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Iran’s Experience on Living and Brain-Dead Organ Donation: A Critical Review

Part of the International Library of Ethics, Law, and the New Medicine book series (LIME,volume 59)

Abstract

Located in the Middle East region, Iran is a large country with an area covering about 1.65 million km2 and a population of some 75 million. The prevalence of End Stage Renal Disease (ESRD) in Iran is increasing, e.g. the prevalence and incidence rates of ESRD in Iran increased from 238 per million people (pmp) and 49.9 pmp in 2000 to 357 pmp and 63.8 pmp in 2006, respectively. Accordingly, each year an increasing number of patients in Iran find themselves in desperate need of kidney replacement therapy in the form of dialysis or transplantation; the latter being the permanent treatment.

Keywords

  • Kidney Transplantation
  • Organ Donation
  • Brain Death
  • Deceased Donor
  • Live Donor Kidney Transplantation

These keywords were added by machine and not by the authors. This process is experimental and the keywords may be updated as the learning algorithm improves.

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Fig. 24.1

Notes

  1. 1.

    Hosseinpanah et al. (2009); Mahdavi-Mazdeh (2012).

  2. 2.

    Aghighi et al. (2008).

  3. 3.

    Larijani (2010).

  4. 4.

    Larijani (2010); Mahdavi-Mazdeh (2012).

  5. 5.

    Larijani (2010).

  6. 6.

    Larijani (2010); Mahdavi-Mazdeh (2012).

  7. 7.

    Larijani et al. (2004); Aramesh (2009a).

  8. 8.

    Aramesh (2009b).

  9. 9.

    Larijani et al. (2004); Ghods and Savaj (2006).

  10. 10.

    Einollahi (2010); Simforoosh (2007).

  11. 11.

    Mahdavi-Mazdeh (2012).

  12. 12.

    Mahdavi-Mazdeh (2012).

  13. 13.

    Ghods and Savaj (2006).

  14. 14.

    Griffin (2007).

  15. 15.

    Malakoutian (2007).

  16. 16.

    Friedman (2006); Erin and Harris (2003); Delmonico et al. (2003).

  17. 17.

    Mahdavi-Mazdeh (2012).

  18. 18.

    Griffin (2007).

  19. 19.

    Malakoutian et al. (2007).

  20. 20.

    Mahdavi-Mazdeh (2012).

  21. 21.

    Zargooshi (2001).

  22. 22.

    Mahvadi-Mazdeh (2012).

  23. 23.

    Zargooshi (2001).

  24. 24.

    Mahdavi-Mazdeh (2012).

  25. 25.

    Zargooshi (2001).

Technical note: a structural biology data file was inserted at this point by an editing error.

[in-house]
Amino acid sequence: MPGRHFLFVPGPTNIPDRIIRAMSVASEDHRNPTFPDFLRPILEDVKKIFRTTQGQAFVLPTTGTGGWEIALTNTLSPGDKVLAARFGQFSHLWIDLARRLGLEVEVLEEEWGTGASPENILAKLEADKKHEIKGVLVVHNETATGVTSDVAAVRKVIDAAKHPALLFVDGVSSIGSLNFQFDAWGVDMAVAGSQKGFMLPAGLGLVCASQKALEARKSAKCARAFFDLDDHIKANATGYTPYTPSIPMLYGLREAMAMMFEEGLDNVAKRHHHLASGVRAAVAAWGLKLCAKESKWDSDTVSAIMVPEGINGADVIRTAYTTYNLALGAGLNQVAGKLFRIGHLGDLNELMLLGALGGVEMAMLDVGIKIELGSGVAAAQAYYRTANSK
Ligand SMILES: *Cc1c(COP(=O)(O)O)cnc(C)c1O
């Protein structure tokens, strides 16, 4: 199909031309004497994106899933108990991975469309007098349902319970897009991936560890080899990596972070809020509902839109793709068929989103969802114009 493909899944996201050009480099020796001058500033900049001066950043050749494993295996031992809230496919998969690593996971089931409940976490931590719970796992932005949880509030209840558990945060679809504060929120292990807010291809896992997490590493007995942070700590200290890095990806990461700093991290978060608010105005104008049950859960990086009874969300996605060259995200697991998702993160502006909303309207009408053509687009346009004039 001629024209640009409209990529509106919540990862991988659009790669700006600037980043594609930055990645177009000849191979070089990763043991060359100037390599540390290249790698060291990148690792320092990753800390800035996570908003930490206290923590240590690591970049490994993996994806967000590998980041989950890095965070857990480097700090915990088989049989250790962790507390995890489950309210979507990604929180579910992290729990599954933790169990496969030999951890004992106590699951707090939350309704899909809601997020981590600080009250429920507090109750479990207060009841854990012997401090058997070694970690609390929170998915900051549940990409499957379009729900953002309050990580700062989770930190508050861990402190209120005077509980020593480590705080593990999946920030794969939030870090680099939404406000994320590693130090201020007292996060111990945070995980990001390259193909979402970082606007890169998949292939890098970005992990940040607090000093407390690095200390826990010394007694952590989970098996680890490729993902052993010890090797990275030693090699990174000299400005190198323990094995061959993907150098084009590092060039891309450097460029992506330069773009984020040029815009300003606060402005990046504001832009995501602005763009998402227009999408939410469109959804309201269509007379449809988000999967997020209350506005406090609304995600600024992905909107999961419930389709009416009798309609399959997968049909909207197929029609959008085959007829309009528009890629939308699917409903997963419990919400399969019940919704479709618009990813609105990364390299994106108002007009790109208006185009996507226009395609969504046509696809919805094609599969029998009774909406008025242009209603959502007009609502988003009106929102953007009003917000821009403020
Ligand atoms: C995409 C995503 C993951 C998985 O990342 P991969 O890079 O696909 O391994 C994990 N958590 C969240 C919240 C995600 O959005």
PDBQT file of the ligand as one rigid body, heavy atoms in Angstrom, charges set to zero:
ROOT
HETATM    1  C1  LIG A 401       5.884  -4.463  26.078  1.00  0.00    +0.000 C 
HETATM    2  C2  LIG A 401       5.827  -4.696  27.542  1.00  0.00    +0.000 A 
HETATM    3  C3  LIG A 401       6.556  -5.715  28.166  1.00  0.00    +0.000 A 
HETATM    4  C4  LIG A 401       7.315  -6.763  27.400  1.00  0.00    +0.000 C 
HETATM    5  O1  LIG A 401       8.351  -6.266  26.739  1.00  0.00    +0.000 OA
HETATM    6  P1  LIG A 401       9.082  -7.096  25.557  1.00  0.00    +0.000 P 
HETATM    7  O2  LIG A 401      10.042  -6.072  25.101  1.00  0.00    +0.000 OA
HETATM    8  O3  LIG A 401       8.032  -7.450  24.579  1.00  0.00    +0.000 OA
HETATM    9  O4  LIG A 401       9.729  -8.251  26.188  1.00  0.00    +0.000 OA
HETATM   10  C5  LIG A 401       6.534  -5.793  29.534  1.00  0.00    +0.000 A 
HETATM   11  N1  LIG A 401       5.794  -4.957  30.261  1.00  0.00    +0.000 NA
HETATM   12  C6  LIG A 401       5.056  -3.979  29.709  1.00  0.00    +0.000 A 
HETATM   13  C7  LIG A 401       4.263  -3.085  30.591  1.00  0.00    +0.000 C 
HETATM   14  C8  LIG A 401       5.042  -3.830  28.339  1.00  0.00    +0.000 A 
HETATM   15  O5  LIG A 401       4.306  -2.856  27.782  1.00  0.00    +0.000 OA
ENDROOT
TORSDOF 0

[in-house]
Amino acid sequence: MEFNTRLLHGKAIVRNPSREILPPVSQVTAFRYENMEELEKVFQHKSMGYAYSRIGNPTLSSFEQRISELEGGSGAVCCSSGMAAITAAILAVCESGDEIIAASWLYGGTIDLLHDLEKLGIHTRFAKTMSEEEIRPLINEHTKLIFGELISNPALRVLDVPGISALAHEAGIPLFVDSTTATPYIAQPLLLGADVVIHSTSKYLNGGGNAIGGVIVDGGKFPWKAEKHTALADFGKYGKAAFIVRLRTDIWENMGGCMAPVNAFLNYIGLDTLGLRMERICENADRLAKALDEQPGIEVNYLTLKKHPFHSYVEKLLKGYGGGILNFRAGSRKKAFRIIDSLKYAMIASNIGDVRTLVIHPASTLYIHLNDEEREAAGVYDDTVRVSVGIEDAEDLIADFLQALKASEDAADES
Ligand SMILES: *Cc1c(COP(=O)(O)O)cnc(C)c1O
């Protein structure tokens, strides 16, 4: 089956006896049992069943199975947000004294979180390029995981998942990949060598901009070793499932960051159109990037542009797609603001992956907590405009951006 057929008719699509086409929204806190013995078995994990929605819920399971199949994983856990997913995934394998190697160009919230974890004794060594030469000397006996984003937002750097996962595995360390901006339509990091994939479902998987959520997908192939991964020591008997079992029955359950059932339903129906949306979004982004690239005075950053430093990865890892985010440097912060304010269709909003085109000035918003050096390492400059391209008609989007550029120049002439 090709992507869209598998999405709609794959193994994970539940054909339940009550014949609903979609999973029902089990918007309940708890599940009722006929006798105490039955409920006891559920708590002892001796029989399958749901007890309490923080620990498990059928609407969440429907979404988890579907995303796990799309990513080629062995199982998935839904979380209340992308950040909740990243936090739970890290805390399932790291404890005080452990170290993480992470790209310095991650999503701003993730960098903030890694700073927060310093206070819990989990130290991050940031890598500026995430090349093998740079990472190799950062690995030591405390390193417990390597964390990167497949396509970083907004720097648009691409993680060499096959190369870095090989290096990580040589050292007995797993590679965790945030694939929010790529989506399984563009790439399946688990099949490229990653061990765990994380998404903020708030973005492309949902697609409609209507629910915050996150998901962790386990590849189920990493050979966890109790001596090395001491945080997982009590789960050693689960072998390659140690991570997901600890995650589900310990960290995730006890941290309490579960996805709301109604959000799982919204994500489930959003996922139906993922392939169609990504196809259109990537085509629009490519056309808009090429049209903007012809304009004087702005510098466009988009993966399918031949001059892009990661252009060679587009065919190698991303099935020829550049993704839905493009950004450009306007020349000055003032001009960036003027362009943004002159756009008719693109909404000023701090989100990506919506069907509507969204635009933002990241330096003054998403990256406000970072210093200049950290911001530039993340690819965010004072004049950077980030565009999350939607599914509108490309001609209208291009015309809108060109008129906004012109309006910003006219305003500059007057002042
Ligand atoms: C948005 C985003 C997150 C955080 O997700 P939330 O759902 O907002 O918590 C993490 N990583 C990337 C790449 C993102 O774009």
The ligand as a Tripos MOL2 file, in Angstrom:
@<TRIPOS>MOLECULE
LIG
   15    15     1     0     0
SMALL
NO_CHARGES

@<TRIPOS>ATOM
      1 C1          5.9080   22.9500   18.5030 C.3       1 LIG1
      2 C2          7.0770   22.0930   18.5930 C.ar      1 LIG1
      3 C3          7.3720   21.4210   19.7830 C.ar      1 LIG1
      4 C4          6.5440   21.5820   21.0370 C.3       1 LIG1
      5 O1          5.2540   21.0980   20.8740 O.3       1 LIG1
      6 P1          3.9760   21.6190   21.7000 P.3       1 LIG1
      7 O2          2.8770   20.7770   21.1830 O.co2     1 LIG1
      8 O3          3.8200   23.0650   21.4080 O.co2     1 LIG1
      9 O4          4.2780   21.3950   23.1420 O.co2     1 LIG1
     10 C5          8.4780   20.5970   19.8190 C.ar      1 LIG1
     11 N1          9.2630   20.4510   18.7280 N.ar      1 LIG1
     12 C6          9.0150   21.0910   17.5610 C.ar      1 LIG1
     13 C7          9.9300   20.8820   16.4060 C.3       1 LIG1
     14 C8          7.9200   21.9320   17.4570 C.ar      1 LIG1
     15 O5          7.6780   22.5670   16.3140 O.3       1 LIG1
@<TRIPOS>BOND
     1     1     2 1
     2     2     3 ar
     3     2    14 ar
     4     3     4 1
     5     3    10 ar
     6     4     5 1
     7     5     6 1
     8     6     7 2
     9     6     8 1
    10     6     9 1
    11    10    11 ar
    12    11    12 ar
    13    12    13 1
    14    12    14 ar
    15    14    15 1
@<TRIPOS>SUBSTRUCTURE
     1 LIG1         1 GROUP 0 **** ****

26. 26.

    IR Iran Parliament (2000).

  27. 27.

    Larijani (2010).

  28. 28.

    Mahdavi-Mazdeh (2012).

  29. 29.

    Larijani (2010).

  30. 30.

    Boroumand et al. (2012).

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Acknowledgement

The abstract of this article was first presented at the International Bioethics Workshop for Young Scholars, titled Organ Transplantation in Times of Donor Shortage: Interdisciplinary Challenges and Solutions, held by the Ludwig-Maximilians-University (LMU) Munich, Germany, February 25-March 2, 2012. I would like to express my gratitude to the leaders and organizers of that workshop, especially Prof Dr. Georg Marckmann and PD Dr. Ralf J. Jox for that great and fruitful event. Also, I would like to extend my many thanks to Dr. Galia Assadi for all her assistance and cooperation through the workshop and the process of writing and finalizing this article. Last but not least, I would like to appreciate the helpful and informative comments provided by Dr. Barbro Fröding, the reviewer of this article.

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Correspondence to Kiarash Aramesh .

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Aramesh, K. (2016). Iran’s Experience on Living and Brain-Dead Organ Donation: A Critical Review. In: Jox, R., Assadi, G., Marckmann, G. (eds) Organ Transplantation in Times of Donor Shortage. International Library of Ethics, Law, and the New Medicine, vol 59. Springer, Cham. https://doi.org/10.1007/978-3-319-16441-0_24

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